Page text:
On Great and Holy Wednesday, at the conclusion of the Divine Liturgy of the Presanctified Gifts, the Patriarch once again approaches the holy Kouvouklion and after a brief prayer service pours rose oil, musk and the remainder of the fragrant oils into the cauldrons. By the end of the day the chafing of the Holy Myrrh and the preparation of all the relative remaining needs have been completed.
On Great and Holy Thursday, after the dismissal of the Service of Orthros, conducted in the Chapel of Saint Andrew the Apostle, the vesting of the Patriarch and the holy Hierarchs takes place. Then, they descend from the Patriarchal Manse to the Most Venerable Patriarchal Church proceeding in litany with the ringing of the bells. During this descent the Patriarch bears a small chrismatory (vial for Myrrh). The most senior of the Hierarchs bears a global vase of alabaster containing Presanctified Myrrh (that is to say, Holy Myrrh from a previous sanctification) while the second Hierarch in seniority carries one of not as yet sanctified Myrrh. The remainder of the holy Hierarchs bears small silver vessels containing Myrrh prepared for sanctification. There follow twenty four Archimandrites, in pairs, holding on either side, twelve great silver urns containing Myrrh which is to be sanctified.
Toward the conclusion of the Divine Liturgy, and after the intonation “And may the mercies of our great God…” the Grand Archdeacon intones, “Let us be attentive!” The prayerful congregation then kneels while the Patriarch sanctifies the Holy Myrrh according to the Prescribed Order. Upon the conclusion of the Divine Liturgy, in a procession identical in order as was that of the earlier descent from the Patriarchal Chapel to the Patriarchal Church, the Holy Myrrh is brought to the Patriarchal Repository of Holy Myrrh wherein the alabaster global vases and the other vessels containing Holy Myrrh are deposited. The dismissal of the Divine Liturgy then follows.
The sanctification of Holy Myrrh is celebrated only by bishops, never by presbyters. This tradition in the Church is steadfast and unanimous. With the passing of time however, whereas this tradition concerning the presbyters remains firm, it becomes modified for bishops. This common right of all bishops gradually devolved to the bishops of certain established Churches; to the Patriarchs, and finally only to the Ecumenical Patriarch. In other words, whereas each and every bishop has the hierarchical right to sanctify Holy Myrrh, canon law does not permit him. It appears there are three principal reasons which contributed to this curtailing of the right of bishops to sanctify Holy Myrrh. To begin with, it was given to the Primates of each ecclesiastical jurisdiction and then ultimately given to the Ecumenical Patriarch.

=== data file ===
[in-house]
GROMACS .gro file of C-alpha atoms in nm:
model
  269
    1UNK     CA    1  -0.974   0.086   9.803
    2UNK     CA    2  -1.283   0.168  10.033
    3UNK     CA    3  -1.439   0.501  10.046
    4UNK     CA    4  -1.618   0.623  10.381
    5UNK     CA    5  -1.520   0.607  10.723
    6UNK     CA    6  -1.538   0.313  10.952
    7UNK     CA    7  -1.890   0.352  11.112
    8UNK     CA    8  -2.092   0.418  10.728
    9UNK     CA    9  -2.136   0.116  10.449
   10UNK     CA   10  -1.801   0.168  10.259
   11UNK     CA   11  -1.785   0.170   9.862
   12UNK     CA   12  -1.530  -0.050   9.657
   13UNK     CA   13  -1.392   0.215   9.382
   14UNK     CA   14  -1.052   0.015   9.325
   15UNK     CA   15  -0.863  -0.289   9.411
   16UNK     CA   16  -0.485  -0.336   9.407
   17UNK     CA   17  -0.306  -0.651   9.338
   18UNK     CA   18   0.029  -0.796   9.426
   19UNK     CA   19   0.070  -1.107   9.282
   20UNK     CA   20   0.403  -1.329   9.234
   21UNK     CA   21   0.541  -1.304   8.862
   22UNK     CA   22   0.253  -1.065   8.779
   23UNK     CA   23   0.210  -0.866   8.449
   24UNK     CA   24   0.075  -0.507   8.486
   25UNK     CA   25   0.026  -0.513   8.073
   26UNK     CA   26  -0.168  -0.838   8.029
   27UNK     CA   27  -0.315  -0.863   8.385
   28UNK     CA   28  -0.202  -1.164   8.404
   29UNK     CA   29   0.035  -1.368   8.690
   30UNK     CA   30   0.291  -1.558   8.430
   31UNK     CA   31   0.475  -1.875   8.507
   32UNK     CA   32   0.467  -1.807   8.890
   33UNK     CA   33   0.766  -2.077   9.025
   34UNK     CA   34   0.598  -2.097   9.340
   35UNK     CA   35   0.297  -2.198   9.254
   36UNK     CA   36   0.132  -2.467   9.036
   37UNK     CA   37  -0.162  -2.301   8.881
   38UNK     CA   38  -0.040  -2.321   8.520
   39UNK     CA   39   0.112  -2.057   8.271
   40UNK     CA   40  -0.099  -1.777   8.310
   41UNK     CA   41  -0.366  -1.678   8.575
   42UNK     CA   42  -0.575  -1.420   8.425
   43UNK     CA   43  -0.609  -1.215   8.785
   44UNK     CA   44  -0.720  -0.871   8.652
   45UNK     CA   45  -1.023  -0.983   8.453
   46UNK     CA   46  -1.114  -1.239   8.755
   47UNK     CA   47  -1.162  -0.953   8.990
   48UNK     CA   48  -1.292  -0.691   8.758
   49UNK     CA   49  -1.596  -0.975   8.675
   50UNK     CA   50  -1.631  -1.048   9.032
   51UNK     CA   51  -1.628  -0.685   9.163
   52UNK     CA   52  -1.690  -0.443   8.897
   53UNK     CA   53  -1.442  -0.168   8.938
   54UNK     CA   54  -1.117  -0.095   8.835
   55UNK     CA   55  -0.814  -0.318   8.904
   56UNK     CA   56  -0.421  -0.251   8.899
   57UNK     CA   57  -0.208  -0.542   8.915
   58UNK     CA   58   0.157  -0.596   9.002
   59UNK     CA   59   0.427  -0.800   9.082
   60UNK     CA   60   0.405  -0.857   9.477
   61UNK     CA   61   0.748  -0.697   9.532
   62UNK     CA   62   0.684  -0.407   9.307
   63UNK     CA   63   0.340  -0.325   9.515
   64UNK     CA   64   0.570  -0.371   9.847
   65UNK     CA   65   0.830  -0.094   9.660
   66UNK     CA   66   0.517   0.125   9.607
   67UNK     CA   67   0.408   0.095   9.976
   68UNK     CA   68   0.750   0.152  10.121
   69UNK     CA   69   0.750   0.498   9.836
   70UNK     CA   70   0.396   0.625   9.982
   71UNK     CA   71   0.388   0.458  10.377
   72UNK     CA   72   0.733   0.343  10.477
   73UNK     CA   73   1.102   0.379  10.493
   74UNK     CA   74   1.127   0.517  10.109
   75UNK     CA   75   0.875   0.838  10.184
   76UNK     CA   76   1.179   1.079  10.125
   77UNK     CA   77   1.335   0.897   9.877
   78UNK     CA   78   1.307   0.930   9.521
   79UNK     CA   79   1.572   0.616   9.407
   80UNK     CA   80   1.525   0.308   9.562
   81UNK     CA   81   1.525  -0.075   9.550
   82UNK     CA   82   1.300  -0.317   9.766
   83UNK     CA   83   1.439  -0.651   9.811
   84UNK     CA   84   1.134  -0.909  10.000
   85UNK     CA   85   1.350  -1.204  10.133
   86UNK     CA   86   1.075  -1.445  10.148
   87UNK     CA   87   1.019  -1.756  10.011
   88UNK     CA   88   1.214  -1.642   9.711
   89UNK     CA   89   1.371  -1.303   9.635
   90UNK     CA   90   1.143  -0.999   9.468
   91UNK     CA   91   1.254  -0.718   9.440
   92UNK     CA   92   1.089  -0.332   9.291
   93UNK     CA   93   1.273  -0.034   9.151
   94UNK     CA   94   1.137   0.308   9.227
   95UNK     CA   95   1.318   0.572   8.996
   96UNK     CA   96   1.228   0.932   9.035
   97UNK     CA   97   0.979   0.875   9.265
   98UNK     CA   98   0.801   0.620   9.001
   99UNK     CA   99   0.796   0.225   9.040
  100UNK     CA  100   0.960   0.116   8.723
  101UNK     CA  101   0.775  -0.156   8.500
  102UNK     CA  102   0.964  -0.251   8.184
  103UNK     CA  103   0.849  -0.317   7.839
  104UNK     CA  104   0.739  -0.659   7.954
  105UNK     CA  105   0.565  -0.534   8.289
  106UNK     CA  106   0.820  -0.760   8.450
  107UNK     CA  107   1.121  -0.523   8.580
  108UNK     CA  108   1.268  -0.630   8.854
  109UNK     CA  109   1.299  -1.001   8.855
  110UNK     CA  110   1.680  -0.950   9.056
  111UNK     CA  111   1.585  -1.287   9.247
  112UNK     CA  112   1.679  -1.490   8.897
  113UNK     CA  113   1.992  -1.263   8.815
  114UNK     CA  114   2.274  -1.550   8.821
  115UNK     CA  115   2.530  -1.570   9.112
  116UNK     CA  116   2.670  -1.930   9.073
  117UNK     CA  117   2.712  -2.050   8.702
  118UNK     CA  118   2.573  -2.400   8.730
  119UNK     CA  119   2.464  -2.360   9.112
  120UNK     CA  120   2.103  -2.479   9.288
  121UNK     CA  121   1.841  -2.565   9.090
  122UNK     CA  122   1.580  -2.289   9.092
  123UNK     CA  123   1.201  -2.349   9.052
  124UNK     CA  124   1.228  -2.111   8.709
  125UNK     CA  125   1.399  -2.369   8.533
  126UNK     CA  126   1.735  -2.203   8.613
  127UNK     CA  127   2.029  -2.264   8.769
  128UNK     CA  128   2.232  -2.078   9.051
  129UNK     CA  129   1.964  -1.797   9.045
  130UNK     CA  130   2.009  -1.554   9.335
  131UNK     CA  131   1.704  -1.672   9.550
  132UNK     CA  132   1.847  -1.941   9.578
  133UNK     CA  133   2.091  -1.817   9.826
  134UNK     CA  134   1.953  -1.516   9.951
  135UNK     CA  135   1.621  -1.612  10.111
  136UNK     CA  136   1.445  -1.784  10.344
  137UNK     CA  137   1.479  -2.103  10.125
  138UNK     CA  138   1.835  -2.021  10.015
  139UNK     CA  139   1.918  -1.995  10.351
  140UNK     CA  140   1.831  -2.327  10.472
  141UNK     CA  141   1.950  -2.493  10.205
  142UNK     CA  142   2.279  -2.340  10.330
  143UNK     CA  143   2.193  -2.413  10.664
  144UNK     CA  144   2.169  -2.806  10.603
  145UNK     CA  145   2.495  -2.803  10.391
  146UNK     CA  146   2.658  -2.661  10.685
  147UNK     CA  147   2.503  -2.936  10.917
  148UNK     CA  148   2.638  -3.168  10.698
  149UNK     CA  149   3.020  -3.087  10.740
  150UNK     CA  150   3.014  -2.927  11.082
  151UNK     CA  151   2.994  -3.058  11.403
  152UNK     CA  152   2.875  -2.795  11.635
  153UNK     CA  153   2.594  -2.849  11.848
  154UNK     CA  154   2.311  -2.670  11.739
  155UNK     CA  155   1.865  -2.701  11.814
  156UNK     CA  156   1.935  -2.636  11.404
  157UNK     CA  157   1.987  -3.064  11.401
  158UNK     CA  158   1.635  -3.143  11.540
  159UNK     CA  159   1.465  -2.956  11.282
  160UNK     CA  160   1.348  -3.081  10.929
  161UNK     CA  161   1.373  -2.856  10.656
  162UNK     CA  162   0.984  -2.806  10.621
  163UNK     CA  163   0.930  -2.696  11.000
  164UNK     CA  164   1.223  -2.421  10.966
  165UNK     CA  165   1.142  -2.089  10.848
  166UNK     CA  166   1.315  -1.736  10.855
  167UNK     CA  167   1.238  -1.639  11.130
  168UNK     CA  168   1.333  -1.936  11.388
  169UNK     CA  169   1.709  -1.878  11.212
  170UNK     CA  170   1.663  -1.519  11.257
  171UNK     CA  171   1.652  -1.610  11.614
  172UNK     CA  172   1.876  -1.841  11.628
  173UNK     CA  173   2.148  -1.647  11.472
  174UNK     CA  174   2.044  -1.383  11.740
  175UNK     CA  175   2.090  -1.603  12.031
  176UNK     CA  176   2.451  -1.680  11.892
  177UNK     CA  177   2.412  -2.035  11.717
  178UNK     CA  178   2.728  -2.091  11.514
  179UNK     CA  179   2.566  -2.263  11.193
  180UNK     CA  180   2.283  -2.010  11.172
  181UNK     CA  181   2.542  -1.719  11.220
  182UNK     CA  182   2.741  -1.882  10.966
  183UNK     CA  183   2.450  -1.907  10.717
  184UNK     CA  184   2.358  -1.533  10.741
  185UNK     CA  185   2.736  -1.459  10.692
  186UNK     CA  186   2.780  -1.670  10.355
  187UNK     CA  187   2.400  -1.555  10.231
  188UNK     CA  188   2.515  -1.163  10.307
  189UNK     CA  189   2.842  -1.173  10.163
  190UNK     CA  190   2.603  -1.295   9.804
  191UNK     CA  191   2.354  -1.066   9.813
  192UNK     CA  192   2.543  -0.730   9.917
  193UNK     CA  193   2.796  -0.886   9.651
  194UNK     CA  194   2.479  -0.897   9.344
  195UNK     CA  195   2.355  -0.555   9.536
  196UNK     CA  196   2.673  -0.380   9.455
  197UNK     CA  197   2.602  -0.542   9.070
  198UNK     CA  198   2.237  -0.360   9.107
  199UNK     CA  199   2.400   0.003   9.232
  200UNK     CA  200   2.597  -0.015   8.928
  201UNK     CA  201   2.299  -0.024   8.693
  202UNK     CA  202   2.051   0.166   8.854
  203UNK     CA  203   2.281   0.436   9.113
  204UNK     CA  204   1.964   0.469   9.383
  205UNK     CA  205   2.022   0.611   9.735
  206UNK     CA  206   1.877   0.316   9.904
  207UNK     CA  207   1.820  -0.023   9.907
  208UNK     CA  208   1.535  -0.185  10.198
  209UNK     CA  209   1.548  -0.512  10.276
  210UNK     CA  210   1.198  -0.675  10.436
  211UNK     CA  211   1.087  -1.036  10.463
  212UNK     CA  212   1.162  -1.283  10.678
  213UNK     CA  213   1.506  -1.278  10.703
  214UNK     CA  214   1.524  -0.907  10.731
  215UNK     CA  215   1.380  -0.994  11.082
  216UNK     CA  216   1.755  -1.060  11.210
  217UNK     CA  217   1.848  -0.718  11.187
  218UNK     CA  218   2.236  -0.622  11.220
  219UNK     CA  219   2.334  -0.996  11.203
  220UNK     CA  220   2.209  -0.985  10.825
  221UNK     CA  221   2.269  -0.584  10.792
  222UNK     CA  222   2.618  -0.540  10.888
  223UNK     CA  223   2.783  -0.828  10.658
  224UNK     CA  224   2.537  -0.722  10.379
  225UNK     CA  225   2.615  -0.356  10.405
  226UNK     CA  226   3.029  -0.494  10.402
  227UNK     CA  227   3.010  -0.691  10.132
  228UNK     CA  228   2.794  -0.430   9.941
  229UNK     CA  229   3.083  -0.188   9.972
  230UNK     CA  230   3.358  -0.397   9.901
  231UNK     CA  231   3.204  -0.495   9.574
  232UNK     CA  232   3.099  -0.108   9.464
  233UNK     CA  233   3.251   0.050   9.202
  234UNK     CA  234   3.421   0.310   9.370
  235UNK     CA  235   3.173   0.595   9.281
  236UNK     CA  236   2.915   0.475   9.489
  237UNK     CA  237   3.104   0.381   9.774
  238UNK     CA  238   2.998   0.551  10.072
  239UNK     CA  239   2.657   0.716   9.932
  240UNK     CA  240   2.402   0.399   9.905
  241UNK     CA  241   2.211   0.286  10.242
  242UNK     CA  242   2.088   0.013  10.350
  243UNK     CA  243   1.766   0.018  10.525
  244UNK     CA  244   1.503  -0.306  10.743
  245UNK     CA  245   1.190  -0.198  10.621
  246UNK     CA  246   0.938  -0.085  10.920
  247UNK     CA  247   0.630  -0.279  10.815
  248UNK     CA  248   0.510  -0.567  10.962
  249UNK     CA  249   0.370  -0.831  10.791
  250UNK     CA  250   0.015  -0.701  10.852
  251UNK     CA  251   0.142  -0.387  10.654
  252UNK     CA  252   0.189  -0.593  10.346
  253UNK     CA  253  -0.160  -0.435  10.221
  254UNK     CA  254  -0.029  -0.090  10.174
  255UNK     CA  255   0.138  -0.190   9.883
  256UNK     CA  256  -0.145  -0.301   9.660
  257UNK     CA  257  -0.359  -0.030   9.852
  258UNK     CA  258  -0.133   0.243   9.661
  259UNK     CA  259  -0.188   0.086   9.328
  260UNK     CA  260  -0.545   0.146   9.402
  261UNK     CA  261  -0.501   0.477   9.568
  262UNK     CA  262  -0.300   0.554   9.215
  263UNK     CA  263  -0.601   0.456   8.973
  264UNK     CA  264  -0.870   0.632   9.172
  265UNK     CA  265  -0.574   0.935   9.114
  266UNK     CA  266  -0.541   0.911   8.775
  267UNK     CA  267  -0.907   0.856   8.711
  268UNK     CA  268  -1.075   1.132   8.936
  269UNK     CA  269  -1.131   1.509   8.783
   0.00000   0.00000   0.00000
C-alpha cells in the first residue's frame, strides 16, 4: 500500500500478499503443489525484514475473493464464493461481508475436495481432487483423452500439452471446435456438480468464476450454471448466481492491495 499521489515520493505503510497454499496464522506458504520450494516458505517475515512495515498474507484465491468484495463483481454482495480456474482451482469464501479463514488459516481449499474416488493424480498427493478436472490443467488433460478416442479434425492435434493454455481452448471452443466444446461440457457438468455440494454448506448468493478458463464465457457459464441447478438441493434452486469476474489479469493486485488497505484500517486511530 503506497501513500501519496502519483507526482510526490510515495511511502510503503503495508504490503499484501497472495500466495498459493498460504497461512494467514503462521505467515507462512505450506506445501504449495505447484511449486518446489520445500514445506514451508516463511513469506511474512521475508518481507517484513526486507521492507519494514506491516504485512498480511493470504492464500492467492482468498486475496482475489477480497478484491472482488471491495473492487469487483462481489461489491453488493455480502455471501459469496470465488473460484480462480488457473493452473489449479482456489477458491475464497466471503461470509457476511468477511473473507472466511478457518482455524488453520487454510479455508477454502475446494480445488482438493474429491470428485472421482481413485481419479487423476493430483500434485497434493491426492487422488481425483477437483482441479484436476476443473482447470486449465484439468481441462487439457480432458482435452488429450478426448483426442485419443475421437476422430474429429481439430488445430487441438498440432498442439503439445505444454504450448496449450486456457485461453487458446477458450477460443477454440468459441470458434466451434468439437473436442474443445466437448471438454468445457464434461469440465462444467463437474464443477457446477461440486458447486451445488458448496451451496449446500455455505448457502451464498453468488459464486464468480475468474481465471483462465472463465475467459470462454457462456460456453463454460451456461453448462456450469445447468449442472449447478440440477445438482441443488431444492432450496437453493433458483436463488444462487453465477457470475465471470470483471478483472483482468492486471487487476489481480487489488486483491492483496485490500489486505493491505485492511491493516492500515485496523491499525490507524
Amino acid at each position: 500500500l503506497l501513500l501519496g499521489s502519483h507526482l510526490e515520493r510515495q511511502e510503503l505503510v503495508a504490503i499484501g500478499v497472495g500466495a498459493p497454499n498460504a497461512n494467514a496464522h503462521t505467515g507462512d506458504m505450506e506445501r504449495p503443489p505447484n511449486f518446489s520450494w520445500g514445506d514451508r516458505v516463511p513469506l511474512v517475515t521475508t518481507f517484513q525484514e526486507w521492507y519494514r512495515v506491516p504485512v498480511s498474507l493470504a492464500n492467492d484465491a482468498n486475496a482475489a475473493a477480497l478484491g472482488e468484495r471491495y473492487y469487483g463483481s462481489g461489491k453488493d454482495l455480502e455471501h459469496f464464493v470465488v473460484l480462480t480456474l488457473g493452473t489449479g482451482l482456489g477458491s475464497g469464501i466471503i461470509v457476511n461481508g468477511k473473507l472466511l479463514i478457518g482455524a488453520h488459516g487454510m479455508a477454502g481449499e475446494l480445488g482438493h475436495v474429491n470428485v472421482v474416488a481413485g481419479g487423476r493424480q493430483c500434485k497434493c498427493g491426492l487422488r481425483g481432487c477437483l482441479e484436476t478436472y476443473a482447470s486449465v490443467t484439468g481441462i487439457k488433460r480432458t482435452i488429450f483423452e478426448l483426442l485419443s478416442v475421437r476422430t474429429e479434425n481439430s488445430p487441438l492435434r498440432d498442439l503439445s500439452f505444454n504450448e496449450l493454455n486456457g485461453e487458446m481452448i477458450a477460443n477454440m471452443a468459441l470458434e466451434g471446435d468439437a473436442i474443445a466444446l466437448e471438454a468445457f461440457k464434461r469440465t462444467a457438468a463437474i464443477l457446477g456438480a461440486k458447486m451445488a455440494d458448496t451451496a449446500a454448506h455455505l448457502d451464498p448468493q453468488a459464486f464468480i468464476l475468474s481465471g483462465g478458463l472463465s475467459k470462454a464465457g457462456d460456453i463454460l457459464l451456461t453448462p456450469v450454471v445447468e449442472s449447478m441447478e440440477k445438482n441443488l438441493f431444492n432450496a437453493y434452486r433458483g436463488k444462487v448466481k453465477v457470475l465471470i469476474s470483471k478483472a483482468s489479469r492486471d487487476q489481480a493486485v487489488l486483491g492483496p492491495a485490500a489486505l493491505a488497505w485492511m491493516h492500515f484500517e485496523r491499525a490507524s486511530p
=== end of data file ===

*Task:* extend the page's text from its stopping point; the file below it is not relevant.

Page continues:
The first of these reasons is the rarity of the elements involved and the difficulty for each bishop to procure them for the preparation of the Holy Myrrh. Second, is the constantly increasing exaltation of the First, or Primate of the broader ecclesiastical jurisdictions. Third, is the prominent place, with the passing of centuries, which the Ecumenical Patriarchate received form the Patriarchates of the East, and the maternal bond of the Church of Constantinople with the Churches whose people received the Christian faith from its missionaries.
In reality, the concentration of this right to sanctify Holy Myrrh given to the Ecumenical Patriarchate is not to be understood as a dependency or subordination of the other churches, but rather as a tangible and visible sign of the unity and the bond of the various Patriarchates and Autocephalous Churches toward the Ecumenical Patriarchate. This is a necessary point, not for the exaltation of the position of the Ecumenical Patriarchate in Orthodoxy, but for the existence of a perceptible indication of the unity of the totality of the local Orthodox Churches. That notwithstanding, today in the Orthodox Church the Patriarchates of Moscow, Belgrade, and Bucharest sanctify Holy Myrrh in addition to the Ecumenical Patriarchate and perhaps even some other Orthodox Churches.
As was mentioned in the beginning, Holy Myrrh is mainly and primarily used in the celebration of the Sacrament of Chrism which is immediately administered upon Baptism. It constitutes however a particular and distinct sacrament apart from Baptism. According to the teaching of the Orthodox Church, the gifts and grace of the Holy Spirit are bestowed upon those baptized by the Sacrament of Chrism. They are thus strengthened in the Christian life in which they have been initiated through baptism, and are fortified in the struggles against sin and the attacks of evil, thereby increased, “…to the measure of the stature of the fullness of Christ.” (Ephesians 4, 13)
Holy Myrrh is also used for the reception of converts into the Orthodox Church and for those who have fallen away; for the dedication of Churches; the consecration of holy Altars; the consecration of holy Antimensions; and for certain other instances of ritual. In the past it was also used to anoint Orthodox Kings during their coronation.
 Prepared by His Eminence Metropolitan Paul of Sweden.
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Thursday, April 24, 2014